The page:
of a pneumatic tire increases the strength of the
tire in that the fabric has its surfaces protected
against wear. The metal deposited on the fab
ric has greater wear resistant qualities than the
fabric itself. In certain cases it might be de 10
sirable to apply several coatings or deposits of
such a manner as to be not a problem if it is
for some unexplained reason generated.
As best shown in Figure 2, the tire 21 is con
structed identically to the tire shown in Figure
1 except for the fact that the fabric plies forming
the carcass are metallized on both inner and
outer surfaces throughout the entire carcass con
struction. The inner ply 28 has a spray metal
spray metal in order to further enhance the wear
coating 29 on its inner surface and a spray metal
ing qualities of the tire. The ?rst spray metal
coating 30 on its outer surface. Similarly, the
deposits are generally of a metal having a rela
adjacent fabric ply 3| is equipped with a spray
tively low temperature of fusion such as lead or 15 metal inner surface 32 and a spray metal outer
zinc. The reason for employing a metal having
surface 33. The subsequent fabric plies 34 and
a low fusion point as the ?rst coat is to enable
3-5 are also metallized on their inner and outer
the fused metal to envelope and be thrown
against the strands of the fabric without injur
ing the fabric because of high temperatures. In
applying a second coat of metal the fabric is
fully protected by the ?rst coat and it is pos
surfaces. The resultant tire having these nu
merous metallized surfaces has its strength great
ly increased. Similarly, the heat dispersing
characteristic as described for the tire shown in
Figure 1 is present in its entirety in the tire
sible to employ a metal having a relatively higher
shown in Figure 2. It is perhaps possible that
temperature of fusion, such as aluminum. Or
portions of the fabric plies need not be metal
dinarily, metals having higher temperatures of 26 alized and still gain bene?cial results from par
tial metallizing. On some occasions it may be
any desired surface hardness of metal may be
desirable to omit the metallizing on the inner
obtained.
surface of the tire.
In addition to increasing the wearing charac
Many details of construction may be varied
teristics of the tire, the metallizing of the fabric 30 throughout a wide range without departing from
plies causes immediate dissipation of tire heat
the principles disclosed herein, and I therefore
do not propose limiting the patent granted here
over the full metallized surfaces of the tire and
prevents any part of the tire from becoming ex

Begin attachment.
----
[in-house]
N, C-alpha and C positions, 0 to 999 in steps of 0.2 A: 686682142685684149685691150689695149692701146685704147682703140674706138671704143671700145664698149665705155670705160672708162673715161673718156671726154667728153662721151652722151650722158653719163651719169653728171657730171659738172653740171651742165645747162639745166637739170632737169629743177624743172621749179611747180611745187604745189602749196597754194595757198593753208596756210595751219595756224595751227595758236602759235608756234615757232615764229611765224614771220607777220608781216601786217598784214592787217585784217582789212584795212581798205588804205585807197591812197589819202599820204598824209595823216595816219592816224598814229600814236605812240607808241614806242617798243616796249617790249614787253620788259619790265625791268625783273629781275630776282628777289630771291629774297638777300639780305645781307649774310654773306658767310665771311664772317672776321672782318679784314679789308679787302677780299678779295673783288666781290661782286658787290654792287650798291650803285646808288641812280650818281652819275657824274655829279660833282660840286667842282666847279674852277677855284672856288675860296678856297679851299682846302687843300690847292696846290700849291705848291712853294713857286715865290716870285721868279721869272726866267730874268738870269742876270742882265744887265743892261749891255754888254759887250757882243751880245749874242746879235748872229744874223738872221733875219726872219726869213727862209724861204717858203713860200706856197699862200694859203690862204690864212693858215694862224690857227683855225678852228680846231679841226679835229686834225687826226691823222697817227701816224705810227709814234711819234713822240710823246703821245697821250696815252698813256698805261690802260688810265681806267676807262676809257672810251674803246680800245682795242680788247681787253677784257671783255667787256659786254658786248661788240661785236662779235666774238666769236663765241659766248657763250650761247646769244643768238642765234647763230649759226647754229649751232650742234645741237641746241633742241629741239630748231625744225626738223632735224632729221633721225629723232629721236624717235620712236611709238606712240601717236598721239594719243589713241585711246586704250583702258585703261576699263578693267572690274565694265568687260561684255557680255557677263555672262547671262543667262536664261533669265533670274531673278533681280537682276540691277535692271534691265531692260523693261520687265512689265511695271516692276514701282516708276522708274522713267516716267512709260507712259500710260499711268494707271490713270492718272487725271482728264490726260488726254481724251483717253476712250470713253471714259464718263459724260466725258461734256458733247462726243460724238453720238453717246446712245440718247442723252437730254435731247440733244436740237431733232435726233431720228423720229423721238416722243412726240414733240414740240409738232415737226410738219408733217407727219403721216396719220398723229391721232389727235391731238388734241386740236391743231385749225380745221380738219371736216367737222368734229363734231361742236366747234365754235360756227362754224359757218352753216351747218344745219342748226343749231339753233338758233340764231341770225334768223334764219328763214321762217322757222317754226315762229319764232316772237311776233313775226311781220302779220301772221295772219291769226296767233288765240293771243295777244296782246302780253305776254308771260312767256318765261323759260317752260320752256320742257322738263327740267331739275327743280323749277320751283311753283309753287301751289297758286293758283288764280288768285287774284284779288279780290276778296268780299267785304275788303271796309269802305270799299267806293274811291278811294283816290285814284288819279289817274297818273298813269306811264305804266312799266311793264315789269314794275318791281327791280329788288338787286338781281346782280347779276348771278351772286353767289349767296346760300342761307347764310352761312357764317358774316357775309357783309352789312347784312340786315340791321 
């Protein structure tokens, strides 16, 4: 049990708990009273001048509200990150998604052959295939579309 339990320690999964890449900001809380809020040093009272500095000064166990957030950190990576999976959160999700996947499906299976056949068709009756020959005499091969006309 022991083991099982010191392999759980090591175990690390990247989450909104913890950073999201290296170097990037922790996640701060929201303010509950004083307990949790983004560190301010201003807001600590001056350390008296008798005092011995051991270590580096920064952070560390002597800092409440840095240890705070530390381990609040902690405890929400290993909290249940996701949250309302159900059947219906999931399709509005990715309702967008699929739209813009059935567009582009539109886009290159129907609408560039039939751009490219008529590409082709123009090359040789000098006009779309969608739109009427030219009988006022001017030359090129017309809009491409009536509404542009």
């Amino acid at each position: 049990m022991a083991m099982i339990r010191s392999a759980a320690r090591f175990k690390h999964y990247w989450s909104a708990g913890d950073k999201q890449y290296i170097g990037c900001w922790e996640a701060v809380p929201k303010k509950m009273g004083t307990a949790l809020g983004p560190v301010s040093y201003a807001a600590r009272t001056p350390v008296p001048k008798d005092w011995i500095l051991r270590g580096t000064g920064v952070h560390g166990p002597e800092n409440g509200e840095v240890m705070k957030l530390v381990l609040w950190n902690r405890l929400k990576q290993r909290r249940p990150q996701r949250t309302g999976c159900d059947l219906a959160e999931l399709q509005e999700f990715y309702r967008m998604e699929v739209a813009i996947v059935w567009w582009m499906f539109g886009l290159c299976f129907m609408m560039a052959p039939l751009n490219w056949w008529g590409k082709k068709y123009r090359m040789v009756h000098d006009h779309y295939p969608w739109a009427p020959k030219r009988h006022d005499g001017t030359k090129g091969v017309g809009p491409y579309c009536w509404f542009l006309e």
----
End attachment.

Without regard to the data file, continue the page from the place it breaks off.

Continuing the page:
on otherwise than as necessitated by the ap
pended claims.
cessively hot. As mentioned previously, any
fusion also are more abrasive resistant and thus
great heat in the tire causes early decay of the 35 What is claimed is:
1. A pneumatic tire comprising tread and side
tire and actual deterioration of the fabric plies.
Thereupon, by dissipating or distributing the
wall portions of rubber and a carcass composed
of a plurality of overlapping fabric plies, the in
heat over the entire surface of the tire, the re
sultant life of the tire is materially prolonged.
ner of said plies metallized with a fused metal
A further purpose in metallizing the fabric plies 40 and enveloping the individual threads of the
of a pneumatic tire is to substantially elimi
fabric ply, whereby heat created in the tire is
nate the creation of static electricity. Static
quickly dissipated over the metallized surface.
electricity is generated by the rubbing together
2. A pneumatic tire for a vehicle having wheels
or friction of and between two non-conductors
and rims comprising an annular tread and ad
of electricity. In the case of present day pneu
jacent side walls terminating in inner annular
matic tired vehicles the rubber tires and the
pavement are the two electrical non-conductors.
The tire acts as a condenser and charges of
static electricity continue to generate and build
up in the tire until such time as the total charge
is capable of discharging to the body of the ve
hicle or in wet weather to the ground. When
the vehicle carries a radio the dissipation of the
beads, said tread and side walls consisting of a
plurality of fabric plies covered with rubber, cer
tain of said fabric plies including the innermost
ply having a metallized surface of ?nely divided
particles of spray metal which have been de
posited thereon in a fused state so that the par
ticles adhere ?rmly to and envelop the threads
of the fabric plies, and said metallized surface
charge of static electricity from the tire to the
extending around the annular beads to the outer
vehicle body at the intervals when a sufficient 55 surface of the pneumatic tire.
charge is generated causes loud crackling or static
noises in the radio. By metallizing the tire cas
ing as described above the rubber tire is con
verted from a non-conductor to a conductor of
electricity and the possibilities of generating
static electricity are reduced to a minimum.
Should small quantities of static electricity still
be generated there would be no arcing of high
charges of electricity because the full annular
electrical contact between the metallized tire
at the surface 23 and the vehicle rim permits
continuous discharge of minute electrical charges
which are not noticeable in a radio.
It is obvi
ous therefore that the metallized tire eliminates
RAYMOND G. OLSON.
REFERENCES CITED
The following references are of record in the
?le of this patent:
UNITED STATES PATENTS
Number
Name
Date
1,034,847
Viel ______________ .._ Aug. 6, 1912
1,128,059
1,210,375
1,945,283
2,357,851
2,423,995
Schoop ___________ __ Feb. 9,
Decker ___________ __ Dec. 26,
Loomis ___________ __ Jan, 30,
Scheyer _________ __ Sept. 12,
Reynolds _________ __ July 15,
1915
1916
1934
1944
1947